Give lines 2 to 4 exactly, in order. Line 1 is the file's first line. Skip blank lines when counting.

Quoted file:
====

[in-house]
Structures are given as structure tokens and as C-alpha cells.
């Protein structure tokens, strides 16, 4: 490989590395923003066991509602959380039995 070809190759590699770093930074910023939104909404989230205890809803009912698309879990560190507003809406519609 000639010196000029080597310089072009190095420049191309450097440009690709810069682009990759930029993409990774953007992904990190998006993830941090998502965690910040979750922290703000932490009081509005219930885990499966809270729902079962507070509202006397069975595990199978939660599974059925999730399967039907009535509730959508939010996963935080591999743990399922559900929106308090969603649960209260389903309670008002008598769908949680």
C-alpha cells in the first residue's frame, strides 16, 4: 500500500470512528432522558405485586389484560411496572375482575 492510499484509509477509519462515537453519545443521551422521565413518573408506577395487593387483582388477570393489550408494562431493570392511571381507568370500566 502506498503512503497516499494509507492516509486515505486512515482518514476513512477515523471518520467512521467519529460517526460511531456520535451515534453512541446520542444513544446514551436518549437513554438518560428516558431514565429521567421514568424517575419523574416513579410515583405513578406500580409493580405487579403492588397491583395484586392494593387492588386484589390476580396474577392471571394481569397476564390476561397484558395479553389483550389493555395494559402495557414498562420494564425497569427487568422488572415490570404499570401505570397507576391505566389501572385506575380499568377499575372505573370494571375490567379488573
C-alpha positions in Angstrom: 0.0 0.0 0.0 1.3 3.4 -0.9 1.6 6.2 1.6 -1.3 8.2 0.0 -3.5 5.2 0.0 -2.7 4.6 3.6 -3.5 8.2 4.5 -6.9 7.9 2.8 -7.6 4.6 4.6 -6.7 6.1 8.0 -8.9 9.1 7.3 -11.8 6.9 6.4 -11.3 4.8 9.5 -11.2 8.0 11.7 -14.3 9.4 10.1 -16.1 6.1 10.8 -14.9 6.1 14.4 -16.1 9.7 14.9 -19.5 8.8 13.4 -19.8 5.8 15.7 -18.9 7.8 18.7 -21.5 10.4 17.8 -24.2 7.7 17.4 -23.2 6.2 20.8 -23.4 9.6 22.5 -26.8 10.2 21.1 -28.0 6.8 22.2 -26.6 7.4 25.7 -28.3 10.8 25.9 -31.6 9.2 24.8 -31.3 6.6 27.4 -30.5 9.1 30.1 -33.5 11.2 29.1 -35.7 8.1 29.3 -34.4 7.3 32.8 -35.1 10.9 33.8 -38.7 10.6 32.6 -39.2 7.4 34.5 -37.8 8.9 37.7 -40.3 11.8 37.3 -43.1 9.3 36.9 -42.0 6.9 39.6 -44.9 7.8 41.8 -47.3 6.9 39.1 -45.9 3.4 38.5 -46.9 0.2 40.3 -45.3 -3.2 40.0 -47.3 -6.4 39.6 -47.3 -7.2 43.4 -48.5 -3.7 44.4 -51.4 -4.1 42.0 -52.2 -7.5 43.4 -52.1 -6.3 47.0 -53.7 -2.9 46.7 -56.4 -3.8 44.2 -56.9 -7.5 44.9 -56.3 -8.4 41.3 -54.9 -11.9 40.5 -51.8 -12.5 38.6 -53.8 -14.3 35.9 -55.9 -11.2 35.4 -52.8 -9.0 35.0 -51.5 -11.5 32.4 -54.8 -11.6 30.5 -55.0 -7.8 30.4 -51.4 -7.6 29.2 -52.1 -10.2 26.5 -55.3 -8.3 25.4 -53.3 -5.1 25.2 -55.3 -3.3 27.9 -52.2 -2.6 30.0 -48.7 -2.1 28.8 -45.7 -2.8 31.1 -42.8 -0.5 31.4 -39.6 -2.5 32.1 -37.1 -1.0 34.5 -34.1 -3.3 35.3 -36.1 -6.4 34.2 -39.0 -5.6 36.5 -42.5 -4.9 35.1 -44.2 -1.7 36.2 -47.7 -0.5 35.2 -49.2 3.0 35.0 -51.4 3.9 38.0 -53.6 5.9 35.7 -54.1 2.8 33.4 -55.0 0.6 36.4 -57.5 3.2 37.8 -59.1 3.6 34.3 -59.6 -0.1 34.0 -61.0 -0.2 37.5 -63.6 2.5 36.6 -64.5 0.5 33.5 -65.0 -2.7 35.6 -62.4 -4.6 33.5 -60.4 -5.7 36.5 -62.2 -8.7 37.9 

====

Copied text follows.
Structures are given as structure tokens and as C-alpha cells.
């Protein structure tokens, strides 16, 4: 490989590395923003066991509602959380039995 070809190759590699770093930074910023939104909404989230205890809803009912698309879990560190507003809406519609 000639010196000029080597310089072009190095420049191309450097440009690709810069682009990759930029993409990774953007992904990190998006993830941090998502965690910040979750922290703000932490009081509005219930885990499966809270729902079962507070509202006397069975595990199978939660599974059925999730399967039907009535509730959508939010996963935080591999743990399922559900929106308090969603649960209260389903309670008002008598769908949680």
C-alpha cells in the first residue's frame, strides 16, 4: 500500500470512528432522558405485586389484560411496572375482575 492510499484509509477509519462515537453519545443521551422521565413518573408506577395487593387483582388477570393489550408494562431493570392511571381507568370500566 502506498503512503497516499494509507492516509486515505486512515482518514476513512477515523471518520467512521467519529460517526460511531456520535451515534453512541446520542444513544446514551436518549437513554438518560428516558431514565429521567421514568424517575419523574416513579410515583405513578406500580409493580405487579403492588397491583395484586392494593387492588386484589390476580396474577392471571394481569397476564390476561397484558395479553389483550389493555395494559402495557414498562420494564425497569427487568422488572415490570404499570401505570397507576391505566389501572385506575380499568377499575372505573370494571375490567379488573